Experimental system may stop unwanted tremors by subtly zapping muscles
There may be new hope for people who suffer from involuntary muscle tremors. Scientists are developing a partially implanted system that stimulates muscles in order to stop their problematic activity – with a little help from the nervous system.
The technology incorporates multiple electrodes, some of which are implanted inside the arm or leg muscle in question, and others of which are worn on the outside of the body. It is being developed as part of the EXTEND project, a consortium led by the Spanish National Research Council and made up of research groups from Germany, Iceland, Spain, the UK and the USA.
Injected into the muscle tissue via a catheter, the biocompatible platinum-iridium/silicone implants measure approximately 3 cm long (1.2 in) by 1 mm thick. Each device is equipped with two electrodes, one at either end. One of those electrodes serves as a sensor, while the other functions as an actuator.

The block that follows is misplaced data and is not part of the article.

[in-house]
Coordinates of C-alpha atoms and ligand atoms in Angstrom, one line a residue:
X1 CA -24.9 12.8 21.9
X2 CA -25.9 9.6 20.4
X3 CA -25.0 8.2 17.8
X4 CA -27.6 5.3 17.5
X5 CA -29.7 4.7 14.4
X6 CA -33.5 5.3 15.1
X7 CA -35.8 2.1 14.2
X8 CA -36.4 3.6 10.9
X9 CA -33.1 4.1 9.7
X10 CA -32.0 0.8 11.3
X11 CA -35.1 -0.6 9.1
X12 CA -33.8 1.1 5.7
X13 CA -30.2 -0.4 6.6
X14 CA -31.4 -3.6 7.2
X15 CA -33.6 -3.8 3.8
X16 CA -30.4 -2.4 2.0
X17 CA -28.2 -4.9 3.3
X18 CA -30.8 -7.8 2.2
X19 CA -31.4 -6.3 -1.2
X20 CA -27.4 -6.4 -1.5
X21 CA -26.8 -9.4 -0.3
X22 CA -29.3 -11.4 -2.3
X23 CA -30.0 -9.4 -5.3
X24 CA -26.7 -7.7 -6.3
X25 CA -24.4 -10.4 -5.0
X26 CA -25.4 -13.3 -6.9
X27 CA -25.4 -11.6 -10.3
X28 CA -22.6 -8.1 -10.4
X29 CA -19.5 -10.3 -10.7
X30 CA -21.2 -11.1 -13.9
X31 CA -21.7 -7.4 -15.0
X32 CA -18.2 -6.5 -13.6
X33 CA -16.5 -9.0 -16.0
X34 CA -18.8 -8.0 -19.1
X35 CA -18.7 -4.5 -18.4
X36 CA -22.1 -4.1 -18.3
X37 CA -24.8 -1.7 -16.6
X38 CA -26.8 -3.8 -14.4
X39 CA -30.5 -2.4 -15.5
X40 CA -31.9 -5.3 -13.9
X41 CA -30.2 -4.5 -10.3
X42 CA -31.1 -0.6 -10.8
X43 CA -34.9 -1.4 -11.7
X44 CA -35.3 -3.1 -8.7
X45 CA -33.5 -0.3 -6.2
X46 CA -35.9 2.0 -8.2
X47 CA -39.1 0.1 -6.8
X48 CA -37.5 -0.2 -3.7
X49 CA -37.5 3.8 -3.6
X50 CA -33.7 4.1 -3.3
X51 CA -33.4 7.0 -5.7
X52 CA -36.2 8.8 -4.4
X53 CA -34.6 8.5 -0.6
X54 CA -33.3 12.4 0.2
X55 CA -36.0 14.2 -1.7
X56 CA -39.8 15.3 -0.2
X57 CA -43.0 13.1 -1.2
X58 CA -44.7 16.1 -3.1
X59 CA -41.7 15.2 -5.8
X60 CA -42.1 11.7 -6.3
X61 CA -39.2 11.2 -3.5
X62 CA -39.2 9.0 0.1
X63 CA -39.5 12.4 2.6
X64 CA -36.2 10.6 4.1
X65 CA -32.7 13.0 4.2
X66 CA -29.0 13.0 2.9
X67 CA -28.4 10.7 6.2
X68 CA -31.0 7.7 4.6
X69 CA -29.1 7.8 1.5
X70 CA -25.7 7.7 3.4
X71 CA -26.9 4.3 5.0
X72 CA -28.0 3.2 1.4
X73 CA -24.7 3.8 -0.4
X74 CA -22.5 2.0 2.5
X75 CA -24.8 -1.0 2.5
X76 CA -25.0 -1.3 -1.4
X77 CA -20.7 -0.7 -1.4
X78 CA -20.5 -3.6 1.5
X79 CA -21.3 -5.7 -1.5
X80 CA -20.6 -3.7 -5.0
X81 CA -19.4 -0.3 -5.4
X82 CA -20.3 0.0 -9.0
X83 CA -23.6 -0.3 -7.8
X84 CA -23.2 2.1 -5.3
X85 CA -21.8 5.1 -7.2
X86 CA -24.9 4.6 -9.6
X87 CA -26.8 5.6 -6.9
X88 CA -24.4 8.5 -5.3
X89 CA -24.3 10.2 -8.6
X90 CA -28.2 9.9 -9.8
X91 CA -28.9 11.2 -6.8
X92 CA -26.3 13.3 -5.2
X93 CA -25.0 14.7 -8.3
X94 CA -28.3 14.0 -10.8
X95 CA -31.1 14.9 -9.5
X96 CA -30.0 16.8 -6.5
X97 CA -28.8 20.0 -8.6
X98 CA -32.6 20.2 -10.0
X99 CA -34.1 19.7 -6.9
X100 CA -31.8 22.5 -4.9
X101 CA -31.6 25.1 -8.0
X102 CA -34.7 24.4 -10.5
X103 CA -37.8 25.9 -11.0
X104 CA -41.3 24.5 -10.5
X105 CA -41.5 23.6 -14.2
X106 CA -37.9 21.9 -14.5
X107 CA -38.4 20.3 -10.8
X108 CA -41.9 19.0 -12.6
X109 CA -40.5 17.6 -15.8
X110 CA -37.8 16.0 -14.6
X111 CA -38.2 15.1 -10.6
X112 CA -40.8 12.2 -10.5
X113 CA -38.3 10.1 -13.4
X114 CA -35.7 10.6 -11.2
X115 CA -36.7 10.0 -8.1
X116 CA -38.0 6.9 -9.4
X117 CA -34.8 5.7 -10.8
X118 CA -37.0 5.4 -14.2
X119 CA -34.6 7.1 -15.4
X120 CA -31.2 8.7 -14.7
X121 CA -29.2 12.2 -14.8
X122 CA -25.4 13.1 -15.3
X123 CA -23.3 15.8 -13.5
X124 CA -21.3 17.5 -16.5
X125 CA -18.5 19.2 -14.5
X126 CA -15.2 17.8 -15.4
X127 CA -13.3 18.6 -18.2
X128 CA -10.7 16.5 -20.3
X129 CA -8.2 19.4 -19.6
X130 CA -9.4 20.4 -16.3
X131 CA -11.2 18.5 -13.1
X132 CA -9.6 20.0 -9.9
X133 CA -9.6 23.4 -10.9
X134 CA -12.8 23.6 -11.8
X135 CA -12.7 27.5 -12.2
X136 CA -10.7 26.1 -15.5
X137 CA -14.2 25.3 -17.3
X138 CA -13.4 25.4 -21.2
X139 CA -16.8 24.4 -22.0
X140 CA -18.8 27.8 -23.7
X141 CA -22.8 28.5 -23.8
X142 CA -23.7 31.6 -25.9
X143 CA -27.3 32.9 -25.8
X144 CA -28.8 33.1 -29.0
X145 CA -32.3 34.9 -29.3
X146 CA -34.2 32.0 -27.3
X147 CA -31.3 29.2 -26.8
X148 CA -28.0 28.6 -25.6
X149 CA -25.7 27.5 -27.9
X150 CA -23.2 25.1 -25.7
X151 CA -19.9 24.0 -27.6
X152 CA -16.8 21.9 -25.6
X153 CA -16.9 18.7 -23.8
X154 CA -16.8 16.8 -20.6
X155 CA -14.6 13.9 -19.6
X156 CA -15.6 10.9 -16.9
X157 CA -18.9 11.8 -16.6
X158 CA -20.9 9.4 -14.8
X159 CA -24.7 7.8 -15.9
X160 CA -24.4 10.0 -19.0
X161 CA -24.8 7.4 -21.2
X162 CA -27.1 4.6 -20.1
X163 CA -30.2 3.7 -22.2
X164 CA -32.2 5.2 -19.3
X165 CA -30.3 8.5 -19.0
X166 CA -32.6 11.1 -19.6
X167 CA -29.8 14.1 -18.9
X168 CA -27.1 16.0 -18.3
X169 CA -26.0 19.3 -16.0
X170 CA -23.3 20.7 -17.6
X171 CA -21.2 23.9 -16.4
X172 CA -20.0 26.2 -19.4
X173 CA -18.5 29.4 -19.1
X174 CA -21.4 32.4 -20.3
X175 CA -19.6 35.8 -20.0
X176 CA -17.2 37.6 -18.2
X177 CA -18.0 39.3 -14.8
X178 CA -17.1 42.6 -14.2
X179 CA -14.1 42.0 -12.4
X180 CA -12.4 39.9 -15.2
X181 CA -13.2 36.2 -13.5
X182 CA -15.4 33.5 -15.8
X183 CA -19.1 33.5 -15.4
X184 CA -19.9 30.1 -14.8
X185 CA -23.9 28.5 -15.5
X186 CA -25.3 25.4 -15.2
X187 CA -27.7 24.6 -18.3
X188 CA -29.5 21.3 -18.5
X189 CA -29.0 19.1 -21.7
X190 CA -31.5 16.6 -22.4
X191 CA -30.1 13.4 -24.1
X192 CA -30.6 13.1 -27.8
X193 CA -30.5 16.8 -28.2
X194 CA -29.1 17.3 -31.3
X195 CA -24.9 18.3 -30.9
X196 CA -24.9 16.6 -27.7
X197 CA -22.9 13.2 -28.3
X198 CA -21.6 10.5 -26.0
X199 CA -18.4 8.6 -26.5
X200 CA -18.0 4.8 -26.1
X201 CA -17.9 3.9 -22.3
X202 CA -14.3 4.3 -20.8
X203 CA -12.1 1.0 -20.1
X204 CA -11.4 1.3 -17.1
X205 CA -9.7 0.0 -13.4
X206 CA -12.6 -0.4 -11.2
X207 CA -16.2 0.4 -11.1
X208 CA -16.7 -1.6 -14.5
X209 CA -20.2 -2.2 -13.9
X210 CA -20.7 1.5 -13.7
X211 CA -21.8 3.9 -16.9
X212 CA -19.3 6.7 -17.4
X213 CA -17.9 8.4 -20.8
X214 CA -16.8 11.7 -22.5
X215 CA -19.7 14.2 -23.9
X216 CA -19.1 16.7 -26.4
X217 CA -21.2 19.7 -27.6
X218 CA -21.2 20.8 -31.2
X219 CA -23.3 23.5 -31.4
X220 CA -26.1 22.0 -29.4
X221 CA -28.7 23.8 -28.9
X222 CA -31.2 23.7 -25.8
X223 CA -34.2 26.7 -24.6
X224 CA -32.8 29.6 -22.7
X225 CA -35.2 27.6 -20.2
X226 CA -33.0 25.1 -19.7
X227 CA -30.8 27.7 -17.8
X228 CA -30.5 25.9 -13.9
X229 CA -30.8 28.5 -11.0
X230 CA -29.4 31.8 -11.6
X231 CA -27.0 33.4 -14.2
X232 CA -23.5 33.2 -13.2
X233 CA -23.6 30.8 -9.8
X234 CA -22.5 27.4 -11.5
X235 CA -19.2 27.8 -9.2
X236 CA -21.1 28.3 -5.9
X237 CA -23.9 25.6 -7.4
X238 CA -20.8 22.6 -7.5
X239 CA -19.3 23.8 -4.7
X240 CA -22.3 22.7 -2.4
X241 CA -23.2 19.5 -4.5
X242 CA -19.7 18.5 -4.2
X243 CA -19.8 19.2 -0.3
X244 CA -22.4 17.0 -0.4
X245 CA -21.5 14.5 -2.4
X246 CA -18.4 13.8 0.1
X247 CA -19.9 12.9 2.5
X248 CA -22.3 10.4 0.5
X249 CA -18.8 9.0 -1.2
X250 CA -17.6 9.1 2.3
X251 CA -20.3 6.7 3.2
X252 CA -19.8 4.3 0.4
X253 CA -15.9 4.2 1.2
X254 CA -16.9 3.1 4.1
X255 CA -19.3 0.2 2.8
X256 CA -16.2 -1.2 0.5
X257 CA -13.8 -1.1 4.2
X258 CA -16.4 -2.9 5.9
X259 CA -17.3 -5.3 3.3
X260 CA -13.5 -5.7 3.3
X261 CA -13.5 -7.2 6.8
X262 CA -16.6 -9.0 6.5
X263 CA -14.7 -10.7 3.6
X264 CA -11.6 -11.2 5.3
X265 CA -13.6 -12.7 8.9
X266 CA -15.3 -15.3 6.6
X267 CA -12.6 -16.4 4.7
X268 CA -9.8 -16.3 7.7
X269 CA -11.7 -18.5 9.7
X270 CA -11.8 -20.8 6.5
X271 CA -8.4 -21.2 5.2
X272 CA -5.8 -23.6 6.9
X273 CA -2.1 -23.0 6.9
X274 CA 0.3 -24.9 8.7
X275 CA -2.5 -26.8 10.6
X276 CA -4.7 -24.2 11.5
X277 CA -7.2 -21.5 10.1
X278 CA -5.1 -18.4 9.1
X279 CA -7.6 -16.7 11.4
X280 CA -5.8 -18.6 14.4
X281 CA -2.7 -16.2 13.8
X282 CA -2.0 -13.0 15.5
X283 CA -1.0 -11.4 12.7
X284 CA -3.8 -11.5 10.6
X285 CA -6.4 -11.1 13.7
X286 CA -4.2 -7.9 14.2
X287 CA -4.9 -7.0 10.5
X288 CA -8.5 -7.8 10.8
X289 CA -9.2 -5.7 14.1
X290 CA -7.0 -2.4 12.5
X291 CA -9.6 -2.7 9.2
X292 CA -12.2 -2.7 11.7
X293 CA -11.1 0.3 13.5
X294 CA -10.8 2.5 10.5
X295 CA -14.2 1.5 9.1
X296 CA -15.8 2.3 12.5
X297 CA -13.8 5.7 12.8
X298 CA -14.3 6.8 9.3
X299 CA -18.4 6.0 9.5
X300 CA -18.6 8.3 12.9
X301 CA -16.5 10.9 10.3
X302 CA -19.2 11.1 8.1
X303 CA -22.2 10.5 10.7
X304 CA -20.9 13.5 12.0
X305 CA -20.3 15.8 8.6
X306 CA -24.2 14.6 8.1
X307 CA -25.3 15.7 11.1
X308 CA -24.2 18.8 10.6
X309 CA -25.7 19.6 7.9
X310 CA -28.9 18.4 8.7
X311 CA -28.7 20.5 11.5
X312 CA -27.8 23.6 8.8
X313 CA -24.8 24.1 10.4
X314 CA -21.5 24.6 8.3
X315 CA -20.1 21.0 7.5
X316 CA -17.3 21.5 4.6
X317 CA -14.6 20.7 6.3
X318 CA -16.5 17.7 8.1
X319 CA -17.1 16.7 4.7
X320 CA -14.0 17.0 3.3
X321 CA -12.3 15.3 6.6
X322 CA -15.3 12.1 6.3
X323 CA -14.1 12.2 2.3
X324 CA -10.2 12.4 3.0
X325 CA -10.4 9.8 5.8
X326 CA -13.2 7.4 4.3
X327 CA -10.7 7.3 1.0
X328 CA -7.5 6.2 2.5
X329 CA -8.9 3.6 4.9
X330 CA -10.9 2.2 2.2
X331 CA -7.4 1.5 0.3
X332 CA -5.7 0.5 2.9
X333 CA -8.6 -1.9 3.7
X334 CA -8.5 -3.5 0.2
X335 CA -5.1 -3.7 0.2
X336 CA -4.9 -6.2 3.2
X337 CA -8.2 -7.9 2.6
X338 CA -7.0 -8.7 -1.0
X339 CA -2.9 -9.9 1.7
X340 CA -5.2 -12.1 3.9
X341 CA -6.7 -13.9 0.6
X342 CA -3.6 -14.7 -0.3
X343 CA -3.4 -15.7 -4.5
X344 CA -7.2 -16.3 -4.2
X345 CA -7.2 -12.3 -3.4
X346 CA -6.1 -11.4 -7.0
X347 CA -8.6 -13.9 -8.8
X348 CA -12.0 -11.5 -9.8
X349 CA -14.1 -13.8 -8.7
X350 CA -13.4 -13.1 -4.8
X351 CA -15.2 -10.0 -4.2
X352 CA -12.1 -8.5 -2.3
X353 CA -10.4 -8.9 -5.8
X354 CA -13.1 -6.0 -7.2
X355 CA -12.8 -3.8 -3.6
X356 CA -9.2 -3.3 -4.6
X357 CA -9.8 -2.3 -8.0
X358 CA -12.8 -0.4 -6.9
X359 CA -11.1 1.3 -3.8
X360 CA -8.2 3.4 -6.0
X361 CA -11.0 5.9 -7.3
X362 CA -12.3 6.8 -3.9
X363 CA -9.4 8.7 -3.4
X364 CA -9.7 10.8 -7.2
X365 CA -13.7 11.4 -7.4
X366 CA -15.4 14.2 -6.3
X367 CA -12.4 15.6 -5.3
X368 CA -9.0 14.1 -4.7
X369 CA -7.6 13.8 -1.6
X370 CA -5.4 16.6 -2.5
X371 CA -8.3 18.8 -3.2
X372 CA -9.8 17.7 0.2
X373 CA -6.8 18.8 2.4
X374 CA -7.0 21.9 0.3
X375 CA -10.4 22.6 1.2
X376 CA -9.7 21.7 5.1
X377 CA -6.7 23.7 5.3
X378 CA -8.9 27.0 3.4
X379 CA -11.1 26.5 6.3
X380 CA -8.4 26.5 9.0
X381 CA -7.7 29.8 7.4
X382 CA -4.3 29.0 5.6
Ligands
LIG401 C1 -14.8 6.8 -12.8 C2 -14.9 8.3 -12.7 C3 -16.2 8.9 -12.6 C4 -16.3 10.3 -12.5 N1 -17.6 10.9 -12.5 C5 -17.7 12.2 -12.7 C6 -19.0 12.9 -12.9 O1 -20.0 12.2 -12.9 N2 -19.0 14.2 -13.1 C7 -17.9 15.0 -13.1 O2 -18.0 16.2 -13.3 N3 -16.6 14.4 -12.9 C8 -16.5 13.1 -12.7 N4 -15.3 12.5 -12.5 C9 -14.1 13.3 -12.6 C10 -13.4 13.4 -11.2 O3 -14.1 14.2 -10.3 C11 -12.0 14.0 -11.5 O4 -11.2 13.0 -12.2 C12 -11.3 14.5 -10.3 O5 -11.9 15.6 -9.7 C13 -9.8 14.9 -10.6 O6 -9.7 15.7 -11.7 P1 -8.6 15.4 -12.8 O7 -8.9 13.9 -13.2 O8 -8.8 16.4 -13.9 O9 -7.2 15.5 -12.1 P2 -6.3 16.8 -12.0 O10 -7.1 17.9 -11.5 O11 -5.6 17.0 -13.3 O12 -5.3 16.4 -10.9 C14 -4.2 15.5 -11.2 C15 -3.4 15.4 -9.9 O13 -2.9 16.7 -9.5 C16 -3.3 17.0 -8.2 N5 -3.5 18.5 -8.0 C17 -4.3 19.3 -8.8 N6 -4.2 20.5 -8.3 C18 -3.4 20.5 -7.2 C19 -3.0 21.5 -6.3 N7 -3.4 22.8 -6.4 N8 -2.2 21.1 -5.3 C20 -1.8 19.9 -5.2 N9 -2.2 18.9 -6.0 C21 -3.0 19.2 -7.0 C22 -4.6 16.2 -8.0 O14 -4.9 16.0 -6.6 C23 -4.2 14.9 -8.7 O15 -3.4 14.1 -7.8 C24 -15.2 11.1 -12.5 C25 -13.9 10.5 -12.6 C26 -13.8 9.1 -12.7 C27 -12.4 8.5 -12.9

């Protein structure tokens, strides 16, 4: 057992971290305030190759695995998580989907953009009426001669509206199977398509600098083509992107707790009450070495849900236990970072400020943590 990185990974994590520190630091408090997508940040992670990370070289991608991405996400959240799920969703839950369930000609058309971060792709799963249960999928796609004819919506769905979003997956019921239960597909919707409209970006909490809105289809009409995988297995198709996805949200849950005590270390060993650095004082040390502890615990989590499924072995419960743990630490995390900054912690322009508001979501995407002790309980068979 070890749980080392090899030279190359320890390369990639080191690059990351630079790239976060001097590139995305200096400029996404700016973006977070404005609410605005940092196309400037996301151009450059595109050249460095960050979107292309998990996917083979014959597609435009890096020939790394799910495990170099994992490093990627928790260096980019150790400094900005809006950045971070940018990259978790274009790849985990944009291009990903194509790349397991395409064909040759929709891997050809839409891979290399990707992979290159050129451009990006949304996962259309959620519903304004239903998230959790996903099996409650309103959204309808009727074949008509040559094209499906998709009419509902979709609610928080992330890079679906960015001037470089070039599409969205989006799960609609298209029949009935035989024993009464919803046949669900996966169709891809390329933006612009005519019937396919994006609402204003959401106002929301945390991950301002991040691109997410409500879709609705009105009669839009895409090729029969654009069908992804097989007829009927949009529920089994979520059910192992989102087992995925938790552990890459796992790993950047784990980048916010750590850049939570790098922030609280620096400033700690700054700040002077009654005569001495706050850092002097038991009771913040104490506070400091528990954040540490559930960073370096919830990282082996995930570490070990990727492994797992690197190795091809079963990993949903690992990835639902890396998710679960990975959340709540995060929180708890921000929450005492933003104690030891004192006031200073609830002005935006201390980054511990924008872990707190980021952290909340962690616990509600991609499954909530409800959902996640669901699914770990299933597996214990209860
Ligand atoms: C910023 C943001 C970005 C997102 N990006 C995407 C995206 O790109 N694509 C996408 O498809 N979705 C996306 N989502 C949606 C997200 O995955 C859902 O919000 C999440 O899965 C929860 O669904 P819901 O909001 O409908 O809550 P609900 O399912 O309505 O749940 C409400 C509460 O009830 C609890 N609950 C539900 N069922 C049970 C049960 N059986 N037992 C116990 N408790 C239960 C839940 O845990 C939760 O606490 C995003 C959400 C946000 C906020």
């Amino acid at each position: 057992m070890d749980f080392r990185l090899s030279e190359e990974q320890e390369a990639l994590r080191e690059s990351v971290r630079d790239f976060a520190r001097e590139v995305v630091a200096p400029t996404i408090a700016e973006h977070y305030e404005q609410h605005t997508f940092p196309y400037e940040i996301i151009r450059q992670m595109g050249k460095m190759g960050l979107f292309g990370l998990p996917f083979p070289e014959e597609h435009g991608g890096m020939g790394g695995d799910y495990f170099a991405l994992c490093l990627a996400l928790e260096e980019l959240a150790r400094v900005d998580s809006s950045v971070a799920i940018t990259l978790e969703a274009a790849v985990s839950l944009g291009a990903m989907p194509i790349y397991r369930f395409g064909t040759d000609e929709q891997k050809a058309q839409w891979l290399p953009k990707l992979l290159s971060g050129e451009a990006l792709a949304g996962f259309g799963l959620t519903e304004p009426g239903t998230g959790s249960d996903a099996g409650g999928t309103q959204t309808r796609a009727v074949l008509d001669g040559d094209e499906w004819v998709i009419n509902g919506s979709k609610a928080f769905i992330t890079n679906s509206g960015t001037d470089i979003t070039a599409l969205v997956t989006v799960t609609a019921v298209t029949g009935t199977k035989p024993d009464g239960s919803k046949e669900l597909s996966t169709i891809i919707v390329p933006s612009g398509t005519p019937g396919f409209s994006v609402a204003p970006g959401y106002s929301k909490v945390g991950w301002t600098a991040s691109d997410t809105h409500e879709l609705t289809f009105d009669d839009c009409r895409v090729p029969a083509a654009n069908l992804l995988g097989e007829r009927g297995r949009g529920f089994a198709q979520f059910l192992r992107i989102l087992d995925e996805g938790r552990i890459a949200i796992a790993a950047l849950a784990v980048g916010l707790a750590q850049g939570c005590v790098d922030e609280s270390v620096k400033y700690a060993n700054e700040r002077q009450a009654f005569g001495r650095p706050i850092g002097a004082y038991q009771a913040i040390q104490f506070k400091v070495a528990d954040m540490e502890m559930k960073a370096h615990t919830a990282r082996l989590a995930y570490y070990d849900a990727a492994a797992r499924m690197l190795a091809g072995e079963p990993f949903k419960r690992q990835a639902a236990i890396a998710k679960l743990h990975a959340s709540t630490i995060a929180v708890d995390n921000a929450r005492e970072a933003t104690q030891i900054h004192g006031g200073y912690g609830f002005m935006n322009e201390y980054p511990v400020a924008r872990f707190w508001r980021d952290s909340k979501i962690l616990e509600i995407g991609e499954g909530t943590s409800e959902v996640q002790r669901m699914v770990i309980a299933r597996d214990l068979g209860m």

Electrodes on the outside of the body wirelessly transmit power to the underlying implants. Those external electrodes are incorporated into ribbons of material worn around the arm or leg near the implant site, and they're hard-wired to a small wearable controller/battery pack.
As soon as one of the implants detects the onset of involuntary muscle tremors, it relays the data (via electrical pulses) to the system's external components. Upon analyzing that data, the controller triggers the internal electrode to stimulate the muscle.
Although the delivered electrical current isn't strong enough to directly affect the muscle, it is detected by the body's central nervous system. The idea is that the induced electrical activity will then interfere with the unwanted signals from the nervous system, causing the latter to stop sending them. In human experiments conducted so far, the system seems to be working well.
"Initial trials have shown that providing the patient with stimuli for one or two hours is enough to reduce tremor symptoms for a longer period of time," said Andreas Schneider-Ickert of Germany's Fraunhofer Institute for Biomedical Engineering, one of the project partners.
It is hoped that the technology may also one day be incorporated into powered assistive exoskeletons, which would move an arm or leg in response to detected nerve impulses in the limb.